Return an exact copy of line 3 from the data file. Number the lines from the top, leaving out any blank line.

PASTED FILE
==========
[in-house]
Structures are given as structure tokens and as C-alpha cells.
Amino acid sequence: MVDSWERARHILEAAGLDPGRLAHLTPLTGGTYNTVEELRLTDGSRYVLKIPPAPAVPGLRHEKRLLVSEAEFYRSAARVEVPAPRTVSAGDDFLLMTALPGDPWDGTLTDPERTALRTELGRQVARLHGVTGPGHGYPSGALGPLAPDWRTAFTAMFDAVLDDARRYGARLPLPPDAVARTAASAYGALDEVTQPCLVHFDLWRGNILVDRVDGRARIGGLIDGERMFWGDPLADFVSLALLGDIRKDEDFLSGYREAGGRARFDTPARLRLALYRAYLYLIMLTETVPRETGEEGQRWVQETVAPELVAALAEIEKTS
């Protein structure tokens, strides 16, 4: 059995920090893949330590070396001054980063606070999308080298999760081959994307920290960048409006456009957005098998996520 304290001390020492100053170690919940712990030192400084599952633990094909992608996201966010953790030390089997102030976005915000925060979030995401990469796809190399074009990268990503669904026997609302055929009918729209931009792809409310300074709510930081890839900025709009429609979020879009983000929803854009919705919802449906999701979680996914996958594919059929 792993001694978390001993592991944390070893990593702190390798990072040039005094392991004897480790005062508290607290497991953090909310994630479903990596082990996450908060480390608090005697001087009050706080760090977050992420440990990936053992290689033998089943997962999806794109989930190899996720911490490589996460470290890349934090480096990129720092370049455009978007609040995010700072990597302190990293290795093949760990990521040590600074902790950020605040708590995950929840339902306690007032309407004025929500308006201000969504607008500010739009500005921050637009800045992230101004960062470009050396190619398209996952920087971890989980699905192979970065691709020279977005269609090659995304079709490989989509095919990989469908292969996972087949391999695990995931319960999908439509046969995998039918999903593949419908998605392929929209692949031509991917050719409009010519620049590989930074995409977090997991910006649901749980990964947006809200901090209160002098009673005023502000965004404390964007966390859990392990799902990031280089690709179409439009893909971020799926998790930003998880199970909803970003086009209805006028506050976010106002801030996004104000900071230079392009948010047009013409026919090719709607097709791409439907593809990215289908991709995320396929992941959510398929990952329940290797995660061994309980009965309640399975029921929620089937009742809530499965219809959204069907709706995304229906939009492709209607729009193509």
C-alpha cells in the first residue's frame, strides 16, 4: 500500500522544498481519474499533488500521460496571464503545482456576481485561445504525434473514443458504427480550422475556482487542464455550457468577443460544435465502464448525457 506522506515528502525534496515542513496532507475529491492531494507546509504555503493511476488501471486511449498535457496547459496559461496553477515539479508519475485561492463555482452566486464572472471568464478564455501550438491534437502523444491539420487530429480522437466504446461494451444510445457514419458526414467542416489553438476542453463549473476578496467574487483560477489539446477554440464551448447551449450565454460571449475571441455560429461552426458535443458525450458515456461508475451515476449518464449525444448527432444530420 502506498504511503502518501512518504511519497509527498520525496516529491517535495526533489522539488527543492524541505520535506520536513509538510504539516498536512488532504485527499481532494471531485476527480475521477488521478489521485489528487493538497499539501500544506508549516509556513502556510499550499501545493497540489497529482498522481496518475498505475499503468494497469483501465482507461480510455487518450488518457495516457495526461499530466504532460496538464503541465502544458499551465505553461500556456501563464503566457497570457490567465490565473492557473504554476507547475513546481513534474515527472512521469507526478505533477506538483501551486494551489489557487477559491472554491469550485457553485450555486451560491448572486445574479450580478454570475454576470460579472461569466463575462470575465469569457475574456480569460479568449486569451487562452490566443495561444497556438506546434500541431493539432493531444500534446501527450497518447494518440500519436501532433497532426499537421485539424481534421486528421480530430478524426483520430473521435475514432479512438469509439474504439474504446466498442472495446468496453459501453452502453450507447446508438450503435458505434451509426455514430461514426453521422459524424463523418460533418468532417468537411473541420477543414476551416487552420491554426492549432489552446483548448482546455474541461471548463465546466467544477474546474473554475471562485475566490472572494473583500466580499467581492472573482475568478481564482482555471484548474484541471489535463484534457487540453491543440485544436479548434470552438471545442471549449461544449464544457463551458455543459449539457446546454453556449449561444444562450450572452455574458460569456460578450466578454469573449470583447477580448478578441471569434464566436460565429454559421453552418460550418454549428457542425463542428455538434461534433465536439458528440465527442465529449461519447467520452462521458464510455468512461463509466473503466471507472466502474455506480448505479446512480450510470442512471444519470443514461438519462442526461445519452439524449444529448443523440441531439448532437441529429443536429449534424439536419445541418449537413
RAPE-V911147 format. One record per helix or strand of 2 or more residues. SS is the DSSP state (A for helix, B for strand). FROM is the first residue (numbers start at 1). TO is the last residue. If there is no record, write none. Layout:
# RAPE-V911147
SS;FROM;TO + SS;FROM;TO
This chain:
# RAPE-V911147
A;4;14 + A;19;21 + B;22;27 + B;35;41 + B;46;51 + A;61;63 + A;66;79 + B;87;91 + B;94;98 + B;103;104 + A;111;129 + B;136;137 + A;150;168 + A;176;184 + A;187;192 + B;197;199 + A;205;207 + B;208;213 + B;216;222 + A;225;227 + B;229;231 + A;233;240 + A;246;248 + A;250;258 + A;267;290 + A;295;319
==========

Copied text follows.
Amino acid sequence: MVDSWERARHILEAAGLDPGRLAHLTPLTGGTYNTVEELRLTDGSRYVLKIPPAPAVPGLRHEKRLLVSEAEFYRSAARVEVPAPRTVSAGDDFLLMTALPGDPWDGTLTDPERTALRTELGRQVARLHGVTGPGHGYPSGALGPLAPDWRTAFTAMFDAVLDDARRYGARLPLPPDAVARTAASAYGALDEVTQPCLVHFDLWRGNILVDRVDGRARIGGLIDGERMFWGDPLADFVSLALLGDIRKDEDFLSGYREAGGRARFDTPARLRLALYRAYLYLIMLTETVPRETGEEGQRWVQETVAPELVAALAEIEKTS